What a marvel this little biography is: visually striking and quivering with sensual details and a sense of hope and respect for all living things.We see young Wangari and her mother eating sweet figs, just as the monkeys and an elephant are doing. The Kikuyu people of Kenya, we learn, believe their ancestors rest in the tree’s shade, so Wangari promises never to cut down the tree. While few girls in her village learn to read, Wangari’s parents respond to their daughter’s desire to learn, and arrange for her to go to the local school. At age 11, however, she can advance no more. To continue, she must move to the big city of Nairobi. From there, she goes the U.S. to major in biology. When Wangari decides to return home, she finds a world out of balance. Because the government has sold much land to big foreign companies, the forest habitat has dwindled, and native cedar and acacia trees have vanished. The people of her village have abandoned their custom of not cutting down the mugumo (spreading fig trees). Erosion has caused soil to stream into the rivers. Crops are drying out, and people are hungry. Wangari’s seed of an idea will bring the community together and restore the ecology of the land. Sadler’s lush oil and scratchboard illustrations show the belts of green saplings planted by the women. After being arrested by corrupt police officers, Wangari gets out and takes her case to the world. The woman called Mama Miti, mother of trees, helped get 30 million trees planted, making for cleaner rivers, abundant fruit, and healthy crops. She won the 2004 Nobel Peace Prize, the first African to do so. Seeds of Change is a great story to include in units on ecology, peacemakers, Kenya, or outstanding women. A brief biographical note and sources are included.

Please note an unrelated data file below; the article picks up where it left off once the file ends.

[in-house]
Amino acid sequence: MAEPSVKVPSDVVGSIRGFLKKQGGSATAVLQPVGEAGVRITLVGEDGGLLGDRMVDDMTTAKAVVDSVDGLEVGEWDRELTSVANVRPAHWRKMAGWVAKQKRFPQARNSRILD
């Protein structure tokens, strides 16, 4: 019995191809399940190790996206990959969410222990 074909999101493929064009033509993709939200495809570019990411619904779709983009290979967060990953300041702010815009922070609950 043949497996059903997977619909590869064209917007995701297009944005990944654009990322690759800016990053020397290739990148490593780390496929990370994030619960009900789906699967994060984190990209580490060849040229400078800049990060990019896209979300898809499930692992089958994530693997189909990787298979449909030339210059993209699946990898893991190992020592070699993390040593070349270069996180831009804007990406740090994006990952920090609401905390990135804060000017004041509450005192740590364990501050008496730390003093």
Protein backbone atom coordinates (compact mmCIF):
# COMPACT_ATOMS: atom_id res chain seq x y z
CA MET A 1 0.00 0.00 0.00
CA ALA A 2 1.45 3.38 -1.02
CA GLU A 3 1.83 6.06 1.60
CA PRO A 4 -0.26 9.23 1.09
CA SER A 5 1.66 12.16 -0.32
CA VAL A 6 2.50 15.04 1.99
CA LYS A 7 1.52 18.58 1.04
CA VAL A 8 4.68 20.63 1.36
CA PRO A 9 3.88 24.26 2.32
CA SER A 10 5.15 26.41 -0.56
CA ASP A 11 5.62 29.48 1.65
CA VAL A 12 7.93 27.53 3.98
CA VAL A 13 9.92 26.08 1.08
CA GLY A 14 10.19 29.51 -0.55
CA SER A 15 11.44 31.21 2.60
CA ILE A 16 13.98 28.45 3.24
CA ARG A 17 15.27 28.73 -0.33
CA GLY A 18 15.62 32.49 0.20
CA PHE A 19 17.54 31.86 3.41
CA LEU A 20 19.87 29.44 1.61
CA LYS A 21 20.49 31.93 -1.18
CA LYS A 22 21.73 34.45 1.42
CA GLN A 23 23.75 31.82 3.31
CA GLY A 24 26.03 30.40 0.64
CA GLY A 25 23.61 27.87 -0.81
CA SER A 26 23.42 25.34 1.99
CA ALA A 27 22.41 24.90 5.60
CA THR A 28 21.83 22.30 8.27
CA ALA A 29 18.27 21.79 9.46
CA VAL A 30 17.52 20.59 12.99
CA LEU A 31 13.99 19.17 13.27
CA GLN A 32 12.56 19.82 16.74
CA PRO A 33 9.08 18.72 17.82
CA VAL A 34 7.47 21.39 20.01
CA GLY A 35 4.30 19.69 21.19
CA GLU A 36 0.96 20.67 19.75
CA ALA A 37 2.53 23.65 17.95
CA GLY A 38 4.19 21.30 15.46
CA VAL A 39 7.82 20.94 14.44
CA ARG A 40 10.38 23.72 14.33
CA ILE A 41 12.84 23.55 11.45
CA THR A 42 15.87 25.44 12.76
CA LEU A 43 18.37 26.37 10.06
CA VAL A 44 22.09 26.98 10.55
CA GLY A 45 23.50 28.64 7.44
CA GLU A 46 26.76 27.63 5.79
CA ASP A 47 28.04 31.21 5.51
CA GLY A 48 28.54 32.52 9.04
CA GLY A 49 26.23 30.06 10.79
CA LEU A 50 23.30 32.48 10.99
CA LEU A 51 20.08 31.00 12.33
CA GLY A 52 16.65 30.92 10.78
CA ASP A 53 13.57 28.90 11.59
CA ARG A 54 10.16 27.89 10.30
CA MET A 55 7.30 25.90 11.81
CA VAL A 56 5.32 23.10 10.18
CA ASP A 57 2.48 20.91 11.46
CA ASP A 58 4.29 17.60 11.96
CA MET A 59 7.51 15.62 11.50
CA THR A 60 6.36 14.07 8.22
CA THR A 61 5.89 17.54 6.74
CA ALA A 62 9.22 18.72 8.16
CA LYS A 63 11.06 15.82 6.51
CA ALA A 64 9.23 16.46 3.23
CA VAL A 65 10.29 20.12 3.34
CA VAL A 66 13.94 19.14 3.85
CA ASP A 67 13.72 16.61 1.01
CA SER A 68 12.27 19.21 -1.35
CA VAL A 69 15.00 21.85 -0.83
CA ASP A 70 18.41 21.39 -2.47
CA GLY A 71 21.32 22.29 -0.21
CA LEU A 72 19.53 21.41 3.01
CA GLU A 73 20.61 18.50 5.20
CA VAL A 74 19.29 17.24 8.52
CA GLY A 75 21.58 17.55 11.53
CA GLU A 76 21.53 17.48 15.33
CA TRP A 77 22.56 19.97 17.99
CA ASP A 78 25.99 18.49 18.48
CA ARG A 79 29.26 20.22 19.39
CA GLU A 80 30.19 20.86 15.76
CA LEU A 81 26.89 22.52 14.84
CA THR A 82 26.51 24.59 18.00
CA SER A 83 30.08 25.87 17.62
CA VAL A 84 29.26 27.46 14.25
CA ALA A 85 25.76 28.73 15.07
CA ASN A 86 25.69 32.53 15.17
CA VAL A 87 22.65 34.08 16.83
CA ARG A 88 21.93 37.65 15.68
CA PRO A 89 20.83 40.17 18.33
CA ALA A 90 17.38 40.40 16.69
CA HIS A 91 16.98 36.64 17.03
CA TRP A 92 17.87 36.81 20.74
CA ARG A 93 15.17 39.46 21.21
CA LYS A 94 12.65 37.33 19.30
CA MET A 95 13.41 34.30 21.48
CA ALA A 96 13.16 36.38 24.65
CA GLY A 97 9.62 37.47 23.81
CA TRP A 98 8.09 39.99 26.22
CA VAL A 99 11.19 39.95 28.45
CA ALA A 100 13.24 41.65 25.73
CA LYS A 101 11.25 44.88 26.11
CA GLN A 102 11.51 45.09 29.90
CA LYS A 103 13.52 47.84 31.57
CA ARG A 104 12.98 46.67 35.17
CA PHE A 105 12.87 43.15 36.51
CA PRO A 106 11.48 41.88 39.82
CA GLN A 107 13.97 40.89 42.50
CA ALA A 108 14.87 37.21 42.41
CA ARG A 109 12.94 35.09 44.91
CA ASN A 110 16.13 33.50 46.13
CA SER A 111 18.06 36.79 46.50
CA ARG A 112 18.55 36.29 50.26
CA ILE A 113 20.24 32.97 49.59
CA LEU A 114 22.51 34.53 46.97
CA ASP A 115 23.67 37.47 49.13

Napoli, Donna Jo. Mama Miti: Wangari Maathai and the Trees of Kenya. Illus. by Kadir Nelson. Simon & Schuster, 2010. Ages 5-8.